Archived

This topic is now archived and is closed to further replies.

silentbob1272

The Trump Presidency

96,716 posts in this topic

Here’s an excerpt from the infamous book.  This part involves a dinner party and conversation between Steve Bannon and Roger Ailes after the election.   Read down to the bolded part (and apologies for the long text, but there’s no other way to access it other than buying the book...

“Does he get it?” asked Ailes suddenly, pausing and looking intently at Bannon.

He meant did Trump get it. This seemed to be a question about the right-wing agenda: Did the playboy billionaire really get the workingman populist cause? But it was possibly a point-blank question about the nature of power itself. Did Trump get where history had put him?

Bannon took a sip of water. “He gets it,” said Bannon, after hesitating for perhaps a beat too long. “Or he gets what he gets.”

With a sideways look, Ailes continued to stare him down, as though waiting for Bannon to show more of his cards.

“Really,” Bannon said. “He’s on the program. It’s his program.” Pivoting from Trump himself, Bannon plunged on with the Trump agenda. “Day one we’re moving the U.S. embassy to Jerusalem. Netanyahu’s all in. Sheldon”—Sheldon Adelson, the casino billionaire, far-right Israel defender, and Trump supporter—“ is all in. We know where we’re heading on this.”

“Does Donald know?” asked a skeptical Ailes.

Bannon smiled—as though almost with a wink—and continued: “Let Jordan take the West Bank, let Egypt take Gaza. Let them deal with it. Or sink trying. The Saudis are on the brink, Egyptians are on the brink, all scared to death of Persia … Yemen, Sinai, Libya … this thing is bad.… That’s why Russia is so key.… Is Russia that bad? They’re bad guys. But the world is full of bad guys.”

Bannon offered all this with something like ebullience—a man remaking the world. “But it’s good to know the bad guys are the bad guys,” said Ailes, pushing Bannon. “Donald may not know.” The real enemy, said an on-point Bannon, careful not to defend Trump too much or to dis him at all, was China. China was the first front in a new cold war. And it had all been misunderstood in the Obama years—what we thought we understood we didn’t understand at all. That was the failure of American intelligence. “I think Comey is a third-rate guy. I think Brennan is a second-rate guy,” Bannon said, dismissing the FBI director and the CIA director.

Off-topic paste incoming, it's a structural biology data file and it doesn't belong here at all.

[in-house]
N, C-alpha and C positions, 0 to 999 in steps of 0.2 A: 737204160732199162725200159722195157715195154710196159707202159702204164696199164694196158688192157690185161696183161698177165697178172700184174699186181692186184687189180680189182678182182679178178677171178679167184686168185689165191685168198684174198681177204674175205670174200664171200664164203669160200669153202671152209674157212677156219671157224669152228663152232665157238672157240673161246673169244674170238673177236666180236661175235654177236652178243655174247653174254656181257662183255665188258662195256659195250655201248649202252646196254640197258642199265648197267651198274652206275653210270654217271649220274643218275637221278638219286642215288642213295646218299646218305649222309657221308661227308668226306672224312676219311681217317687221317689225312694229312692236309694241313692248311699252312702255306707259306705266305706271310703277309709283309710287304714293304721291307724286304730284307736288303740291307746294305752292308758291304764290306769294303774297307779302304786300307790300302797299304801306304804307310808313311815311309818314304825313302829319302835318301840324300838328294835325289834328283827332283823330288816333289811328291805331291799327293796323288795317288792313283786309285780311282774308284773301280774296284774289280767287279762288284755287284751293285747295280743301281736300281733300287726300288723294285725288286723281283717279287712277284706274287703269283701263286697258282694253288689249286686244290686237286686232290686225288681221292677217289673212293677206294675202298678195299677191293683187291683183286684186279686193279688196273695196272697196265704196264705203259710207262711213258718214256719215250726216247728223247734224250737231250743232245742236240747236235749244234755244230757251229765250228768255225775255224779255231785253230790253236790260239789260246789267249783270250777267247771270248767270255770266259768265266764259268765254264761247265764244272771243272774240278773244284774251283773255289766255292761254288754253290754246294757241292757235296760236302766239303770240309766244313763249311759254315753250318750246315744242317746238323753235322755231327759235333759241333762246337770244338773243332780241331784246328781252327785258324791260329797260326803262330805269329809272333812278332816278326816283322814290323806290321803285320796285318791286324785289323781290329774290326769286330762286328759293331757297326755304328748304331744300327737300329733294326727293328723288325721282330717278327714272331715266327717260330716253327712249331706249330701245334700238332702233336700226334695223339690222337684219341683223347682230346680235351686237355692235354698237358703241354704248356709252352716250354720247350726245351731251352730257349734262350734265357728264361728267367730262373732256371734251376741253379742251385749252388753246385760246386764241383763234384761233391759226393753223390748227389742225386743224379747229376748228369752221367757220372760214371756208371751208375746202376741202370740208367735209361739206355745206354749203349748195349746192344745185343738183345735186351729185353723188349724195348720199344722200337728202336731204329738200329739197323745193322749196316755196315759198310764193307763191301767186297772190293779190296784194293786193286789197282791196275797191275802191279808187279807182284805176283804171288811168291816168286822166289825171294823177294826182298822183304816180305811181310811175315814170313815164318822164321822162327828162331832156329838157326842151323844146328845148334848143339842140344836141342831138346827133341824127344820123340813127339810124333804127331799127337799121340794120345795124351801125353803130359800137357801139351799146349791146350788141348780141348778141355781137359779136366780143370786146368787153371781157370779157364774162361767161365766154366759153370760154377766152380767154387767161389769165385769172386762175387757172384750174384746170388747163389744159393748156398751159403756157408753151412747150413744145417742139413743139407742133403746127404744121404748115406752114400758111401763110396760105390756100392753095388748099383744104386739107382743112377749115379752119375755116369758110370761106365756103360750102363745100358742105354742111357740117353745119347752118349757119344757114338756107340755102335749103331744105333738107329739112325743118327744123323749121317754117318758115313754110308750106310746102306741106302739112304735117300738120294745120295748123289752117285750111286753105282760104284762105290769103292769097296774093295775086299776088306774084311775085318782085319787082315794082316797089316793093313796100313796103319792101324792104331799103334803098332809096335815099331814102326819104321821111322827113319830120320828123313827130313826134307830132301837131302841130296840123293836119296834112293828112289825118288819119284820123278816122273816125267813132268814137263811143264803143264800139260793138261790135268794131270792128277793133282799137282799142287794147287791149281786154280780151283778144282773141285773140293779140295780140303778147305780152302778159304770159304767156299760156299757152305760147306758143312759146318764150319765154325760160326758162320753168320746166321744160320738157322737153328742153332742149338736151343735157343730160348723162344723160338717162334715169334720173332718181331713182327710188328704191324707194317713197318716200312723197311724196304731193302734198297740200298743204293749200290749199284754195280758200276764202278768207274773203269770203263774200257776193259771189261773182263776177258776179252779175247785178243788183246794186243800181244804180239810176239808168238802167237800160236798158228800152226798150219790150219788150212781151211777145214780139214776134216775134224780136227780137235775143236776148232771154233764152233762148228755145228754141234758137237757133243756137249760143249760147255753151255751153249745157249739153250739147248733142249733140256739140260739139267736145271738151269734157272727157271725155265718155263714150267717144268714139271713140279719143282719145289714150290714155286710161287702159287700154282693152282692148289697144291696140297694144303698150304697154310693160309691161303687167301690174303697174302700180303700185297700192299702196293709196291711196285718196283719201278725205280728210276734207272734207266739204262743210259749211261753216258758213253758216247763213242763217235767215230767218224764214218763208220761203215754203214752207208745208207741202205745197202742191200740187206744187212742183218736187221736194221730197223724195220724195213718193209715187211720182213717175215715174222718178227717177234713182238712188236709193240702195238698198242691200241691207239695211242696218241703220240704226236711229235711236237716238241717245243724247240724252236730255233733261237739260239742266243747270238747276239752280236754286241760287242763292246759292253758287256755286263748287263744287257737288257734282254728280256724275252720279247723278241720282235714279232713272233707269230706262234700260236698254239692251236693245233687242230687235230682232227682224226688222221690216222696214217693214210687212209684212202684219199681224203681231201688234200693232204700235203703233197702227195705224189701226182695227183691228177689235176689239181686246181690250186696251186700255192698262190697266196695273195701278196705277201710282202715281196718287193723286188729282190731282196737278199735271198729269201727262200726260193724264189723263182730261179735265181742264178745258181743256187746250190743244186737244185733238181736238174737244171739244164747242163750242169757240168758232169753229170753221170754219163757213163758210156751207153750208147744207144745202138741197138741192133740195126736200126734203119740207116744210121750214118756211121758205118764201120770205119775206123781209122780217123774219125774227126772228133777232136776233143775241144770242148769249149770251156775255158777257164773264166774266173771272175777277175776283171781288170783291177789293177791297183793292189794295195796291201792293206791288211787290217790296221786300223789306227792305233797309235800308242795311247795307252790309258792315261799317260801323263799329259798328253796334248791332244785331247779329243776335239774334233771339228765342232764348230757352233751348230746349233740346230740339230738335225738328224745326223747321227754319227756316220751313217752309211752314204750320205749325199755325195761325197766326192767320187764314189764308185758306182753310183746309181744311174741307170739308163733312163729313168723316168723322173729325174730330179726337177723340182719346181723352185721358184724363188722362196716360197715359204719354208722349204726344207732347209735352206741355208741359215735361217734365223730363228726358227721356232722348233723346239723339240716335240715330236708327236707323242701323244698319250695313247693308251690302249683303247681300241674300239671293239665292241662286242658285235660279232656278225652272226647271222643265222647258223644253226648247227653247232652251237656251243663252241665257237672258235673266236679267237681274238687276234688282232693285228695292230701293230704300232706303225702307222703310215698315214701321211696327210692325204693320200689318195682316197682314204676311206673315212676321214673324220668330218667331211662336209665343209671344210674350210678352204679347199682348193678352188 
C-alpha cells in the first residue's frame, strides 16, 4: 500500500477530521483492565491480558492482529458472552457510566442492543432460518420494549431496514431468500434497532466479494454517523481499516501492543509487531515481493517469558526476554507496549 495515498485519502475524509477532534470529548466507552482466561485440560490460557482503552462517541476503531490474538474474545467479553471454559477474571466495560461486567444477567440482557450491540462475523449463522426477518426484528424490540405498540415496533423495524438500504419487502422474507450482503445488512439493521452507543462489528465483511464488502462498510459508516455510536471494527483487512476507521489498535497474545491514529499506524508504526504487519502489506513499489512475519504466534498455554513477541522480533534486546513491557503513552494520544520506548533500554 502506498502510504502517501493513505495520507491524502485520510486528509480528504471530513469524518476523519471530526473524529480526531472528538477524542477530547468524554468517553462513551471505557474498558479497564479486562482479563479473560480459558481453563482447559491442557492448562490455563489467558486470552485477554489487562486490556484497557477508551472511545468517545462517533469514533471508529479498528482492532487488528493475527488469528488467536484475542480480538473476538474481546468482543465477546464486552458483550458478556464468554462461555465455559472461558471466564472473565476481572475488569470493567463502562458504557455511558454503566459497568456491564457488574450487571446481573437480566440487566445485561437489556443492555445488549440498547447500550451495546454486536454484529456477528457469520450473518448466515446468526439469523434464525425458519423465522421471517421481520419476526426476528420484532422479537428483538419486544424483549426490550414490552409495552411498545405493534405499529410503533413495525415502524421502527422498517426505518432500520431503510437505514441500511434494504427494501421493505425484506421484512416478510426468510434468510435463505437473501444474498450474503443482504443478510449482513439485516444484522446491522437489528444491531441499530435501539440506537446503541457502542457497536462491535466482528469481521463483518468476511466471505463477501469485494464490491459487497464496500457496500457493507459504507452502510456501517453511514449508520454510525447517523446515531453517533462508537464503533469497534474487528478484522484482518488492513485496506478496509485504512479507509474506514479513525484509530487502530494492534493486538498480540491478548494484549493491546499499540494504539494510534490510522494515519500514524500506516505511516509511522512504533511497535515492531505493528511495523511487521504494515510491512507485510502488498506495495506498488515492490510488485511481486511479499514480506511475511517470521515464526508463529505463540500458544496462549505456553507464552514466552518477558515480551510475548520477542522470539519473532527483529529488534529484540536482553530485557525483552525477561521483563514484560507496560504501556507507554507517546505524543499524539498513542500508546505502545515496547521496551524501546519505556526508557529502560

“The White House right now is like Johnson’s White House in 1968. Susan Rice”—Obama’s National Security Advisor—“ is running the campaign against ISIS as a National Security Advisor. They’re picking the targets, she’s picking the drone strikes. I mean, they’re running the war with just as much effectiveness as Johnson in sixty-eight. The Pentagon is totally disengaged from the whole thing. Intel services are disengaged from the whole thing. The media has let Obama off the hook. Take the ideology away from it, this is complete amateur hour. I don’t know what Obama does. Nobody on Capitol Hill knows him, no business guys know him—what has he accomplished, what does he do?”

“Where’s Donald on this?” asked Ailes, now with the clear implication that Bannon was far out ahead of his benefactor.

“He’s totally on board.”

“Focused?”

“He buys it.”

“I wouldn’t give Donald too much to think about,” said an amused Ailes.

Bannon snorted. “Too much, too little—doesn’t necessarily change things.”

“What has he gotten himself into with the Russians?” pressed Ailes.

“Mostly,” said Bannon, “he went to Russia and he thought he was going to meet Putin. But Putin couldn’t give a **** about him. So he’s kept trying.”

“He’s Donald,” said Ailes.

“It’s a magnificent thing,” said Bannon, who had taken to regarding Trump as something like a natural wonder, beyond explanation.

Again, as though setting the issue of Trump aside—merely a large and peculiar presence to both be thankful for and to have to abide—Bannon, in the role he had conceived for himself, the auteur of the Trump presidency, charged forward:

“China’s everything. Nothing else matters. We don’t get China right, we don’t get anything right. This whole thing is very simple. China is where Nazi Germany was in 1929 to 1930. The Chinese, like the Germans, are the most rational people in the world, until they’re not. And they’re gonna flip like Germany in the thirties. You’re going to have a hypernationalist state, and once that happens you can’t put the genie back in the bottle.”

“Donald might not be Nixon in China,” said Ailes, deadpan, suggesting that for Trump to seize the mantle of global transformation might strain credulity. Bannon smiled.